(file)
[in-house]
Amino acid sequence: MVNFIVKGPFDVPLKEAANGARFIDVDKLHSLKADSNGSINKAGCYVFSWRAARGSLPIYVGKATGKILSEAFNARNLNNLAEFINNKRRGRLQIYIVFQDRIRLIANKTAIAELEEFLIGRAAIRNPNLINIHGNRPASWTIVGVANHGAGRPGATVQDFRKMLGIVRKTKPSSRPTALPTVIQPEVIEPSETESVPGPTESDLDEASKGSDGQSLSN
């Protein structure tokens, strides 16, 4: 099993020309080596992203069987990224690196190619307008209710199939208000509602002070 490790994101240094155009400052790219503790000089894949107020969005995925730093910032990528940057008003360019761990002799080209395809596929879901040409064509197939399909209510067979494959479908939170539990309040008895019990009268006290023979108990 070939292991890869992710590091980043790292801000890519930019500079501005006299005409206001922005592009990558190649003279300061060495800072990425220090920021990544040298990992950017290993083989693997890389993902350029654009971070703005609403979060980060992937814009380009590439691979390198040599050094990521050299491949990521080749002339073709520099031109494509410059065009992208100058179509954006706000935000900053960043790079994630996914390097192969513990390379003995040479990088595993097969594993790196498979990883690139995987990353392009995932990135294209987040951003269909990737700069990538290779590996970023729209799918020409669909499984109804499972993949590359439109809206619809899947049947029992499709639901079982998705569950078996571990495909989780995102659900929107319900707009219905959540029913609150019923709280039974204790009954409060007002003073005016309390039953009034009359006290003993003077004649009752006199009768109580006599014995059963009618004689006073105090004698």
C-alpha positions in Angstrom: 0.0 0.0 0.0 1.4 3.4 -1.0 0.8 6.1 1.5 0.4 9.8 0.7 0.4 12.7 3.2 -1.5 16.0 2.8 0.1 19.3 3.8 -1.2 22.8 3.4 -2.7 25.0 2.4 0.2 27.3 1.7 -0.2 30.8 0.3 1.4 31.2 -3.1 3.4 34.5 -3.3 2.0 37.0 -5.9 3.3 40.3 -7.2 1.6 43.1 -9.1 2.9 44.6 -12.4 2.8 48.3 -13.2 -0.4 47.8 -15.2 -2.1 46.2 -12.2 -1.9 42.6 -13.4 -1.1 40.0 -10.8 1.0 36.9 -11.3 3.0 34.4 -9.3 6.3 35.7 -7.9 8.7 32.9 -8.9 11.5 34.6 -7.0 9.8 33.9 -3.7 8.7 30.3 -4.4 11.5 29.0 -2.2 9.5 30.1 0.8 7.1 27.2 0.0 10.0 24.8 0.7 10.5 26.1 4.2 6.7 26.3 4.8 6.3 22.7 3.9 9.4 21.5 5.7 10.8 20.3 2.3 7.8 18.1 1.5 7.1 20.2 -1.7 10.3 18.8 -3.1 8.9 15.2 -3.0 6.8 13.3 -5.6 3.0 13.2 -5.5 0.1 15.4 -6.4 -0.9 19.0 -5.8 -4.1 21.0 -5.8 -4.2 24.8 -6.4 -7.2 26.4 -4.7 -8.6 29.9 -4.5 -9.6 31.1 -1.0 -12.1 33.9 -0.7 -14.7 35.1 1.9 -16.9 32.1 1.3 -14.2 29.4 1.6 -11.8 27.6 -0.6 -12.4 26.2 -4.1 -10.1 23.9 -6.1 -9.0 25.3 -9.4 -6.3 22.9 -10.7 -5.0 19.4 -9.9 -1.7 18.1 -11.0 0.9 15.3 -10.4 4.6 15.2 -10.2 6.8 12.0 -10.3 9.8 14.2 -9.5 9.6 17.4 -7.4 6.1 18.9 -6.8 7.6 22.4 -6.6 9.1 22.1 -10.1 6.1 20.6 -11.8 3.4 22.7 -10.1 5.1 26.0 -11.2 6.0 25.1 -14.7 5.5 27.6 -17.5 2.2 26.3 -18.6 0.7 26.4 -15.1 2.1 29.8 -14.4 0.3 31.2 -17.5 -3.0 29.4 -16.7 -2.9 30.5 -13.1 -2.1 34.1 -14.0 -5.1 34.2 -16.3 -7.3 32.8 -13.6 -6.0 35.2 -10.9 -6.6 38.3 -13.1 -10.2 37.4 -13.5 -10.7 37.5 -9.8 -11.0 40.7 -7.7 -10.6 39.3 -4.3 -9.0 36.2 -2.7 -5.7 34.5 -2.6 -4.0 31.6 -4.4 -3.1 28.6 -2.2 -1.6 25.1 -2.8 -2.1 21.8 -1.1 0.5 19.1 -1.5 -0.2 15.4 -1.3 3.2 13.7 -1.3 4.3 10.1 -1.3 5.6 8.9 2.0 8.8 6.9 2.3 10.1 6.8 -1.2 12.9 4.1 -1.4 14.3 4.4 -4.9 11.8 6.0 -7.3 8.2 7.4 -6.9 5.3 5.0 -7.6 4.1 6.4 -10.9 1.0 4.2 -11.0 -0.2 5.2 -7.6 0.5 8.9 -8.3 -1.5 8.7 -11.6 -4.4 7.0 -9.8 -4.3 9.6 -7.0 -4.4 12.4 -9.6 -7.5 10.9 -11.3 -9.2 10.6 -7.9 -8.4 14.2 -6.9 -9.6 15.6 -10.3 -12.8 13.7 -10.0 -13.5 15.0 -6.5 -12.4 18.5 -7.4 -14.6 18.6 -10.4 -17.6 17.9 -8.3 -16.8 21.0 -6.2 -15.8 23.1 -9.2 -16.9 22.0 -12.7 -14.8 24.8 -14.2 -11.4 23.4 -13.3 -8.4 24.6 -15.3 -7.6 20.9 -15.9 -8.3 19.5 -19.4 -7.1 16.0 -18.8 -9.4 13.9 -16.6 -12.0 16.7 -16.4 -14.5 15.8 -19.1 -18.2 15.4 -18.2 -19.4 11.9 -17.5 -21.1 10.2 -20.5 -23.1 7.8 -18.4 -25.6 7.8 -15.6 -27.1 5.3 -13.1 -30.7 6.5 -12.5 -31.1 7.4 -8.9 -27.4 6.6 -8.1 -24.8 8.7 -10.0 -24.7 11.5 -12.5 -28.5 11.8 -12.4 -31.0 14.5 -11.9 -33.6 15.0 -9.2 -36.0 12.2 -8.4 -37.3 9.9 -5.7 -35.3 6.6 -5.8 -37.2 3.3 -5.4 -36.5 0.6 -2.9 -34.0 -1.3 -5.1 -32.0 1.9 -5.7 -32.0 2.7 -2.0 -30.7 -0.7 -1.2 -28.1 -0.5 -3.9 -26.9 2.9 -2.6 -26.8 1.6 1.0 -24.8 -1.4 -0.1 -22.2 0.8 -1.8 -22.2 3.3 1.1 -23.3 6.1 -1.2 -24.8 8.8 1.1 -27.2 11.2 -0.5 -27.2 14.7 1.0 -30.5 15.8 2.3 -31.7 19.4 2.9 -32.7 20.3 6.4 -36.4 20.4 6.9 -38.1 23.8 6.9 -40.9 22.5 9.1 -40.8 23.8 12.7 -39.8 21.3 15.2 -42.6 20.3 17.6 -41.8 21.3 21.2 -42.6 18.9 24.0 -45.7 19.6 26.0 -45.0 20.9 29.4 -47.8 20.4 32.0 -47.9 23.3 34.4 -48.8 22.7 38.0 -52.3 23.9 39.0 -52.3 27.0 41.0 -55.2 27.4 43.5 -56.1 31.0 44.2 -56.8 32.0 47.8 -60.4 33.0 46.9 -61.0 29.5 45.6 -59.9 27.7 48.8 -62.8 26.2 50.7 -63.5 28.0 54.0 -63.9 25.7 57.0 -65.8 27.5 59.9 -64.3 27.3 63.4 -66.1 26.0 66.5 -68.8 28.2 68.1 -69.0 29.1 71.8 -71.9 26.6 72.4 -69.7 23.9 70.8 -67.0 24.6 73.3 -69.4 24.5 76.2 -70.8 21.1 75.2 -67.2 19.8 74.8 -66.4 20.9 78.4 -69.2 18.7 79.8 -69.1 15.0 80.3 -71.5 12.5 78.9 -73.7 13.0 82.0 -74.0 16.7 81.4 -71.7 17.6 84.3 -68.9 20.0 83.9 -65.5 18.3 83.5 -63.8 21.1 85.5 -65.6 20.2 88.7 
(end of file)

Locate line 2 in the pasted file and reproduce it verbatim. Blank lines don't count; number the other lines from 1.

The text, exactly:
Amino acid sequence: MVNFIVKGPFDVPLKEAANGARFIDVDKLHSLKADSNGSINKAGCYVFSWRAARGSLPIYVGKATGKILSEAFNARNLNNLAEFINNKRRGRLQIYIVFQDRIRLIANKTAIAELEEFLIGRAAIRNPNLINIHGNRPASWTIVGVANHGAGRPGATVQDFRKMLGIVRKTKPSSRPTALPTVIQPEVIEPSETESVPGPTESDLDEASKGSDGQSLSN